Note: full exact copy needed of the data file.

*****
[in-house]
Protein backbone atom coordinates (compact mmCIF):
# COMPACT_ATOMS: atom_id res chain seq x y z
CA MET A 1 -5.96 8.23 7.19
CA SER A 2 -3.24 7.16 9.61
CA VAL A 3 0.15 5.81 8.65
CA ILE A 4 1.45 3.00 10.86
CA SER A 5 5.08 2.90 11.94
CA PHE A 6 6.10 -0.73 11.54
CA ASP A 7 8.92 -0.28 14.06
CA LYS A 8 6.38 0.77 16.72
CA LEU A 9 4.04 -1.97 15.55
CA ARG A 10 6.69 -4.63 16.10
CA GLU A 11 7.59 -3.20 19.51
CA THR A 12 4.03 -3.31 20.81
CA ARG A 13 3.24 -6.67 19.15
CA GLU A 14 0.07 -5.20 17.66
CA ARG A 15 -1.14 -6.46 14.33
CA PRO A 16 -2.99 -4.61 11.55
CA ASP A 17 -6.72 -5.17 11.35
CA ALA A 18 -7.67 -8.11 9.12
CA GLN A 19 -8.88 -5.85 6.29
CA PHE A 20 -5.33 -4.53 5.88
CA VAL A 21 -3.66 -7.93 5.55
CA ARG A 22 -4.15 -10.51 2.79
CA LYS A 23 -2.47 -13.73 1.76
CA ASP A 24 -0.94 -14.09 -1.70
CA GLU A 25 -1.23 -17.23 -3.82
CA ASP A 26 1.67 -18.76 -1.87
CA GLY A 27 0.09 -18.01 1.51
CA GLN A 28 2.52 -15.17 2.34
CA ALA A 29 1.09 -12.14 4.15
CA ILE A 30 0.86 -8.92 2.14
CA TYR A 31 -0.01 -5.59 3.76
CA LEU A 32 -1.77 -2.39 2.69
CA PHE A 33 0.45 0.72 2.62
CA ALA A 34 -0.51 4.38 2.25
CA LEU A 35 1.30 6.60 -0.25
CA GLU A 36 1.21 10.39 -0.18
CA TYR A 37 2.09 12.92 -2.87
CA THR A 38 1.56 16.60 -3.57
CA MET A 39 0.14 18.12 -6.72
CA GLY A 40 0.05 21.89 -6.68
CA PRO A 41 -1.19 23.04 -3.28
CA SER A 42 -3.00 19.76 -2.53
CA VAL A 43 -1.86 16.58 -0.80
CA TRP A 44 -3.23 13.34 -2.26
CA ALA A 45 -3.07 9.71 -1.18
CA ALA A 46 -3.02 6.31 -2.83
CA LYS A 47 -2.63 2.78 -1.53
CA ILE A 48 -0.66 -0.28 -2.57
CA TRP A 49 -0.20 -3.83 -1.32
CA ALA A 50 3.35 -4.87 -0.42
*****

[in-house]
Protein backbone atom coordinates (compact mmCIF):
# COMPACT_ATOMS: atom_id res chain seq x y z
CA MET A 1 -5.96 8.23 7.19
CA SER A 2 -3.24 7.16 9.61
CA VAL A 3 0.15 5.81 8.65
CA ILE A 4 1.45 3.00 10.86
CA SER A 5 5.08 2.90 11.94
CA PHE A 6 6.10 -0.73 11.54
CA ASP A 7 8.92 -0.28 14.06
CA LYS A 8 6.38 0.77 16.72
CA LEU A 9 4.04 -1.97 15.55
CA ARG A 10 6.69 -4.63 16.10
CA GLU A 11 7.59 -3.20 19.51
CA THR A 12 4.03 -3.31 20.81
CA ARG A 13 3.24 -6.67 19.15
CA GLU A 14 0.07 -5.20 17.66
CA ARG A 15 -1.14 -6.46 14.33
CA PRO A 16 -2.99 -4.61 11.55
CA ASP A 17 -6.72 -5.17 11.35
CA ALA A 18 -7.67 -8.11 9.12
CA GLN A 19 -8.88 -5.85 6.29
CA PHE A 20 -5.33 -4.53 5.88
CA VAL A 21 -3.66 -7.93 5.55
CA ARG A 22 -4.15 -10.51 2.79
CA LYS A 23 -2.47 -13.73 1.76
CA ASP A 24 -0.94 -14.09 -1.70
CA GLU A 25 -1.23 -17.23 -3.82
CA ASP A 26 1.67 -18.76 -1.87
CA GLY A 27 0.09 -18.01 1.51
CA GLN A 28 2.52 -15.17 2.34
CA ALA A 29 1.09 -12.14 4.15
CA ILE A 30 0.86 -8.92 2.14
CA TYR A 31 -0.01 -5.59 3.76
CA LEU A 32 -1.77 -2.39 2.69
CA PHE A 33 0.45 0.72 2.62
CA ALA A 34 -0.51 4.38 2.25
CA LEU A 35 1.30 6.60 -0.25
CA GLU A 36 1.21 10.39 -0.18
CA TYR A 37 2.09 12.92 -2.87
CA THR A 38 1.56 16.60 -3.57
CA MET A 39 0.14 18.12 -6.72
CA GLY A 40 0.05 21.89 -6.68
CA PRO A 41 -1.19 23.04 -3.28
CA SER A 42 -3.00 19.76 -2.53
CA VAL A 43 -1.86 16.58 -0.80
CA TRP A 44 -3.23 13.34 -2.26
CA ALA A 45 -3.07 9.71 -1.18
CA ALA A 46 -3.02 6.31 -2.83
CA LYS A 47 -2.63 2.78 -1.53
CA ILE A 48 -0.66 -0.28 -2.57
CA TRP A 49 -0.20 -3.83 -1.32
CA ALA A 50 3.35 -4.87 -0.42